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• # Paper 1, Section I, $4 \mathbf{F}$

Define an alphabet $\Sigma$, a word over $\Sigma$ and a language over $\Sigma$.

What is a regular expression $R$ and how does this give rise to a language $\mathcal{L}(R) ?$

Given any alphabet $\Sigma$, show that there exist languages $L$ over $\Sigma$ which are not equal to $\mathcal{L}(R)$ for any regular expression $R$. [You are not required to exhibit a specific $L$.]

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• # Paper 1, Section II, F

(a) Define a register machine, a sequence of instructions for a register machine and a partial computable function. How do we encode a register machine?

(b) What is a partial recursive function? Show that a partial computable function is partial recursive. [You may assume that for a given machine with a given number of inputs, the function outputting its state in terms of the inputs and the time $t$ is recursive.]

(c) (i) Let $g: \mathbb{N} \rightarrow \mathbb{N}$ be the partial function defined as follows: if $n$ codes a register machine and the ensuing partial function $f_{n, 1}$ is defined at $n$, set $g(n)=f_{n, 1}(n)+1$. Otherwise set $g(n)=0$. Is $g$ a partial computable function?

(ii) Let $h: \mathbb{N} \rightarrow \mathbb{N}$ be the partial function defined as follows: if $n$ codes a register machine and the ensuing partial function $f_{n, 1}$ is defined at $n$, set $h(n)=f_{n, 1}(n)+1$. Otherwise, set $h(n)=0$ if $n$ is odd and let $h(n)$ be undefined if $n$ is even. Is $h$ a partial computable function?

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• # Paper 1, Section I, B

A linear molecule is modelled as four equal masses connected by three equal springs. Using the Cartesian coordinates $x_{1}, x_{2}, x_{3}, x_{4}$ of the centres of the four masses, and neglecting any forces other than those due to the springs, write down the Lagrangian of the system describing longitudinal motions of the molecule.

Rewrite and simplify the Lagrangian in terms of the generalized coordinates

$q_{1}=\frac{x_{1}+x_{4}}{2}, \quad q_{2}=\frac{x_{2}+x_{3}}{2}, \quad q_{3}=\frac{x_{1}-x_{4}}{2}, \quad q_{4}=\frac{x_{2}-x_{3}}{2}$

Deduce Lagrange's equations for $q_{1}, q_{2}, q_{3}, q_{4}$. Hence find the normal modes of the system and their angular frequencies, treating separately the symmetric and antisymmetric modes of oscillation.

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• # Paper 1, Section I, I

(a) Briefly describe the methods of Shannon-Fano and of Huffman for the construction of prefix-free binary codes.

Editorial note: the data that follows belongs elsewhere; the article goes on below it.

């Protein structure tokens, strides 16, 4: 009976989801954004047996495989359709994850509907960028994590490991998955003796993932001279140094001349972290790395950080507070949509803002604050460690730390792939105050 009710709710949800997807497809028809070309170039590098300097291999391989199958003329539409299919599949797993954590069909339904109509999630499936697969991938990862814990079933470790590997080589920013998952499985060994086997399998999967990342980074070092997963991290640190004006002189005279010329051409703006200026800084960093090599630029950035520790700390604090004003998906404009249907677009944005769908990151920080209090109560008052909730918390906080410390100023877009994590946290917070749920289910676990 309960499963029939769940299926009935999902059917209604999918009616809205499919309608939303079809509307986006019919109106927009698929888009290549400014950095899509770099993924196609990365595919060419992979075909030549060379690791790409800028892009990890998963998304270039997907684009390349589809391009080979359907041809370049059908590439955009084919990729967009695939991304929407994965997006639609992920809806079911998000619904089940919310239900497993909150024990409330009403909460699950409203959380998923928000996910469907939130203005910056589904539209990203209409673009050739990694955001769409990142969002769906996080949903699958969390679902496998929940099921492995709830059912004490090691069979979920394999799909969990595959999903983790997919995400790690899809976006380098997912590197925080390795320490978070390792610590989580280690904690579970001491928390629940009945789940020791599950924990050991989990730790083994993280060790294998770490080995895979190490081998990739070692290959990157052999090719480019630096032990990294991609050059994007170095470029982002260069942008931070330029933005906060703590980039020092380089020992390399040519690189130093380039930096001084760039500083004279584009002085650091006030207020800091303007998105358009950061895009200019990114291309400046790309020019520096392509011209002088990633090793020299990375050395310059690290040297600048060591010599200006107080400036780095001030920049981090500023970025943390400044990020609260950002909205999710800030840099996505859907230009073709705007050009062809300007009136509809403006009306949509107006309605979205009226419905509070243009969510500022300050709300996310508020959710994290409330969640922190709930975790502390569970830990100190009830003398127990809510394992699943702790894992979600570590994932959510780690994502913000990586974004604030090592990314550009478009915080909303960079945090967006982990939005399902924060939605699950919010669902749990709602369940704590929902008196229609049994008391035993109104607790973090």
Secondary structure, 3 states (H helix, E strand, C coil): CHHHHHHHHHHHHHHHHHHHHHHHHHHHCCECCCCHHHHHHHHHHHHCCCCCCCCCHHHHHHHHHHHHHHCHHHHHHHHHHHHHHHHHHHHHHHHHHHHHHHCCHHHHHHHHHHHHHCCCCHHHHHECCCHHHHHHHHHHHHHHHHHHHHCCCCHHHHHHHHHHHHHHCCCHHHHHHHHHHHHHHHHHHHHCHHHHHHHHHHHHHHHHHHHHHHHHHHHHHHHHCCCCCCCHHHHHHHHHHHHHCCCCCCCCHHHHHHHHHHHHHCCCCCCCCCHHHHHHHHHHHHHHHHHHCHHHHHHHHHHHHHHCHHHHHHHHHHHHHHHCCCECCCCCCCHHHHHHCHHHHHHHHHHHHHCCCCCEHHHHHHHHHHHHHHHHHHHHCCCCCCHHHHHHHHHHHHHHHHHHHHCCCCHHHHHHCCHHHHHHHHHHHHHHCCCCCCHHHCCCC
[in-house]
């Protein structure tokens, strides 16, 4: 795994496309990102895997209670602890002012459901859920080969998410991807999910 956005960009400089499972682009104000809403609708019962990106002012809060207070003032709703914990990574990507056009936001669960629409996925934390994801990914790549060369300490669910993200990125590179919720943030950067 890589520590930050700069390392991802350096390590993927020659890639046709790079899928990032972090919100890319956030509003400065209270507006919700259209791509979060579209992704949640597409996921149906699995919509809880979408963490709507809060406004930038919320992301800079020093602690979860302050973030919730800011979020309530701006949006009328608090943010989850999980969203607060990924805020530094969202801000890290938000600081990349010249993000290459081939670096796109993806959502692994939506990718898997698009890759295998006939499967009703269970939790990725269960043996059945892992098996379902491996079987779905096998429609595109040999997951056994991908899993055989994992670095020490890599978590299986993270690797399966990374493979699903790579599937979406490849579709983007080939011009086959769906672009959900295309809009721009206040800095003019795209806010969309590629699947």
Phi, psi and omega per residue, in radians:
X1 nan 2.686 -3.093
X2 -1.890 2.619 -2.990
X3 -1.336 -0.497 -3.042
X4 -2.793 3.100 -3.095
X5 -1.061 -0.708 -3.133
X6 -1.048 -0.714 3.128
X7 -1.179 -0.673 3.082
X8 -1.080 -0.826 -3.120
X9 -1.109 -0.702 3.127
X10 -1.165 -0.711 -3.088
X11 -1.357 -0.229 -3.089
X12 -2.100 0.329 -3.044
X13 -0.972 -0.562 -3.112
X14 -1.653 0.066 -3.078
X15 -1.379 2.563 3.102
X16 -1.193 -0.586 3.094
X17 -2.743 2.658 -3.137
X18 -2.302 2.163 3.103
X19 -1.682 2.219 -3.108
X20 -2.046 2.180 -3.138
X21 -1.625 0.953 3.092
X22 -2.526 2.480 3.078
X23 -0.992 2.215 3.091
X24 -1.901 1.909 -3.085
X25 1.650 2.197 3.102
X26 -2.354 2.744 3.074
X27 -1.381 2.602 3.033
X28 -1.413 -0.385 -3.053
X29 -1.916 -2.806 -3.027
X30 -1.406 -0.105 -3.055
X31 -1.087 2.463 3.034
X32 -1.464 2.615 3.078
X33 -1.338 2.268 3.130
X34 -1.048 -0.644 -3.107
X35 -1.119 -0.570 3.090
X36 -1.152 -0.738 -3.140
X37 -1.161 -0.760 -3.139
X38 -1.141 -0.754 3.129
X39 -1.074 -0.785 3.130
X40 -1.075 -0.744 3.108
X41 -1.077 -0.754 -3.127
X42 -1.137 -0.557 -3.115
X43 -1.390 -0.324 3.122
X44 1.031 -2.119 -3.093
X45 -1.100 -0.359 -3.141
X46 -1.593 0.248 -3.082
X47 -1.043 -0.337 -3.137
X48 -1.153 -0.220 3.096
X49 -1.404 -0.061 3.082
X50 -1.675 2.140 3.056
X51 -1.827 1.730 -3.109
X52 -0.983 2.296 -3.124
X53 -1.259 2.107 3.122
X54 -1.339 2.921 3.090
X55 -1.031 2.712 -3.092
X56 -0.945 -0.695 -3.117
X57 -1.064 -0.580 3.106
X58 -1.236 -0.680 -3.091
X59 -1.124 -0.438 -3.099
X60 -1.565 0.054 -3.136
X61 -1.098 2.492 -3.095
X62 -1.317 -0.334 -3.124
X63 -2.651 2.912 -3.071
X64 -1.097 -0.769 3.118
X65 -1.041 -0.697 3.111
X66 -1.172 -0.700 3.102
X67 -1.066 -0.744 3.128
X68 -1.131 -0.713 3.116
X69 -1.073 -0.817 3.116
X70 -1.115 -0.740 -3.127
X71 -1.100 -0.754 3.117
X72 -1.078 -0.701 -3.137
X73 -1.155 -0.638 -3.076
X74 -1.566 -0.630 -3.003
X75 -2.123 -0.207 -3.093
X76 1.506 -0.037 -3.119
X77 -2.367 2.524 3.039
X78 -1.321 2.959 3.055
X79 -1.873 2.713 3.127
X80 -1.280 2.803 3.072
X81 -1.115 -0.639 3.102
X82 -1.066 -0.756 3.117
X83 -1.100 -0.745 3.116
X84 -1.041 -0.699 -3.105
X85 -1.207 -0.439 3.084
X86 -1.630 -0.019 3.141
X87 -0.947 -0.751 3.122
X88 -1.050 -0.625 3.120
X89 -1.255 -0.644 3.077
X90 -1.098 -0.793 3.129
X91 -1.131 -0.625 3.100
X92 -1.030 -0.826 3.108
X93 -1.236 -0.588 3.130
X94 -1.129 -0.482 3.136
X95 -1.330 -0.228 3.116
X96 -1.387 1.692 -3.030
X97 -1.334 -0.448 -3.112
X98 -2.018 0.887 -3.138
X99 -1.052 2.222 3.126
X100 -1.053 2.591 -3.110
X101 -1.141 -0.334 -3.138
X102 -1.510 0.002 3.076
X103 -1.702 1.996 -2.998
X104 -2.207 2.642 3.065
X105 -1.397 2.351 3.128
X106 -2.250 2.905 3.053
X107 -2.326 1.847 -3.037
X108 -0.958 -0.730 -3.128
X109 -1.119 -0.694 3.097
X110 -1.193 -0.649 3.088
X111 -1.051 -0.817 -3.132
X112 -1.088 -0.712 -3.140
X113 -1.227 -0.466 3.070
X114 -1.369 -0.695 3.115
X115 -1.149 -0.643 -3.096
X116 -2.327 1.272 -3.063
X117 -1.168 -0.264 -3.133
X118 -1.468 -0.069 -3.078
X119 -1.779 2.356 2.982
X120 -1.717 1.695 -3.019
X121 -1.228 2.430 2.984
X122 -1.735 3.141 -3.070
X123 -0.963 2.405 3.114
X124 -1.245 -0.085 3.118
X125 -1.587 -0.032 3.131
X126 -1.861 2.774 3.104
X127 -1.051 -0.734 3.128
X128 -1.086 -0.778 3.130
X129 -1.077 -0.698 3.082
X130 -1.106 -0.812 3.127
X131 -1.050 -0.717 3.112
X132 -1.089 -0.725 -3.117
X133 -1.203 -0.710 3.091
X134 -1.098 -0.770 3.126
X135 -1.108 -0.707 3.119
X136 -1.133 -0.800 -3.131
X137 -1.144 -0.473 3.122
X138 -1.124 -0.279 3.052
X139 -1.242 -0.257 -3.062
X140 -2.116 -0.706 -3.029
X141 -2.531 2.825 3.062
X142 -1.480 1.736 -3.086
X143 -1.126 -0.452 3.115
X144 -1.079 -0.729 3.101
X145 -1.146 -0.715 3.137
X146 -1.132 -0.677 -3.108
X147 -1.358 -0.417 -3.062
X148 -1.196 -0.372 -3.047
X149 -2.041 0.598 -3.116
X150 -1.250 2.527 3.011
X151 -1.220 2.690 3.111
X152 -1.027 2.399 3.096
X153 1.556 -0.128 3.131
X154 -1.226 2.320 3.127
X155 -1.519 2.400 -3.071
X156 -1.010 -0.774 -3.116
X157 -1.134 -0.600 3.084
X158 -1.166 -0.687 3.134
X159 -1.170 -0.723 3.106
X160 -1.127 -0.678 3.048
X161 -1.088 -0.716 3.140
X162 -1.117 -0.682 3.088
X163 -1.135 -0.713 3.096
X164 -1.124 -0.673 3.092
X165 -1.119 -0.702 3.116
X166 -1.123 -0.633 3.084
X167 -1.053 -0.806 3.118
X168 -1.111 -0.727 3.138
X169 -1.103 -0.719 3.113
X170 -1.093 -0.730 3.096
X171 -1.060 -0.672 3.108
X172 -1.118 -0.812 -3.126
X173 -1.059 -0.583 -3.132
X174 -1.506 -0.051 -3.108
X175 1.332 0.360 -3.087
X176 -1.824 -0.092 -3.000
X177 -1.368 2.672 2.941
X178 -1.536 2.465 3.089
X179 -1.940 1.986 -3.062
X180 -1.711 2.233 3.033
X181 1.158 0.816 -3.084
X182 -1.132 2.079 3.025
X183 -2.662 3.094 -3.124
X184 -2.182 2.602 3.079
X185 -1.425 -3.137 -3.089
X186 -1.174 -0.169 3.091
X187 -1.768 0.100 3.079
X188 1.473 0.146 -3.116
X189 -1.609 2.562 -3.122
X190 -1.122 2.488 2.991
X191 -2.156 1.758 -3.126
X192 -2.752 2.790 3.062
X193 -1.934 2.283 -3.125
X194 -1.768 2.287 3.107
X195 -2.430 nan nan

(b) In this part you are given that $-\log _{2}(1 / 10) \approx 3.32,-\log _{2}(2 / 10) \approx 2.32$, $-\log _{2}(3 / 10) \approx 1.74$ and $-\log _{2}(4 / 10) \approx 1.32$.

Let $\mathcal{A}=\{1,2,3,4\}$. For $k \in \mathcal{A}$, suppose that the probability of choosing $k$ is $k / 10$.

(i) Find a Shannon-Fano code for this system and the expected word length.

(ii) Find a Huffman code for this system and the expected word length.

(iii) Verify that Shannon's noiseless coding theorem is satisfied in each case.

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• # Paper 1, Section II, I

(a) What does it mean to say that a binary code has length $n$, size $M$ and minimum distance d?

Let $A(n, d)$ be the largest value of $M$ for which there exists a binary $[n, M, d]$-code.

(i) Show that $A(n, 1)=2^{n}$.

(ii) Suppose that $n, d>1$. Show that if a binary $[n, M, d]$-code exists, then a binary $[n-1, M, d-1]$-code exists. Deduce that $A(n, d) \leqslant A(n-1, d-1)$.

(iii) Suppose that $n, d \geqslant 1$. Show that $A(n, d) \leqslant 2^{n-d+1}$.

(b) (i) For integers $M$ and $N$ with $0 \leqslant N \leqslant M$, show that

$N(M-N) \leqslant\left\{\begin{array}{cl} M^{2} / 4, & \text { if } M \text { is even }, \\ \left(M^{2}-1\right) / 4, & \text { if } M \text { is odd } \end{array}\right.$

For the remainder of this question, suppose that $C$ is a binary $[n, M, d]$-code. For codewords $x=\left(x_{1} \ldots x_{n}\right), y=\left(y_{1} \ldots y_{n}\right) \in C$ of length $n$, we define $x+y$ to be the word $\left(\left(x_{1}+y_{1}\right) \ldots\left(x_{n}+y_{n}\right)\right)$ with addition modulo $2 .$

(ii) Explain why the Hamming distance $d(x, y)$ is the number of 1 s in $x+y$.

(iii) Now we construct an $\left(\begin{array}{c}M \\ 2\end{array}\right) \times n$ array $A$ whose rows are all the words $x+y$ for pairs of distinct codewords $x, y$. Show that the number of $1 \mathrm{~s}$ in $A$ is at most

$\begin{cases}n M^{2} / 4, & \text { if } M \text { is even } \\ n\left(M^{2}-1\right) / 4, & \text { if } M \text { is odd }\end{cases}$

Show also that the number of $1 \mathrm{~s}$ in $A$ is at least $d\left(\begin{array}{c}M \\ 2\end{array}\right)$.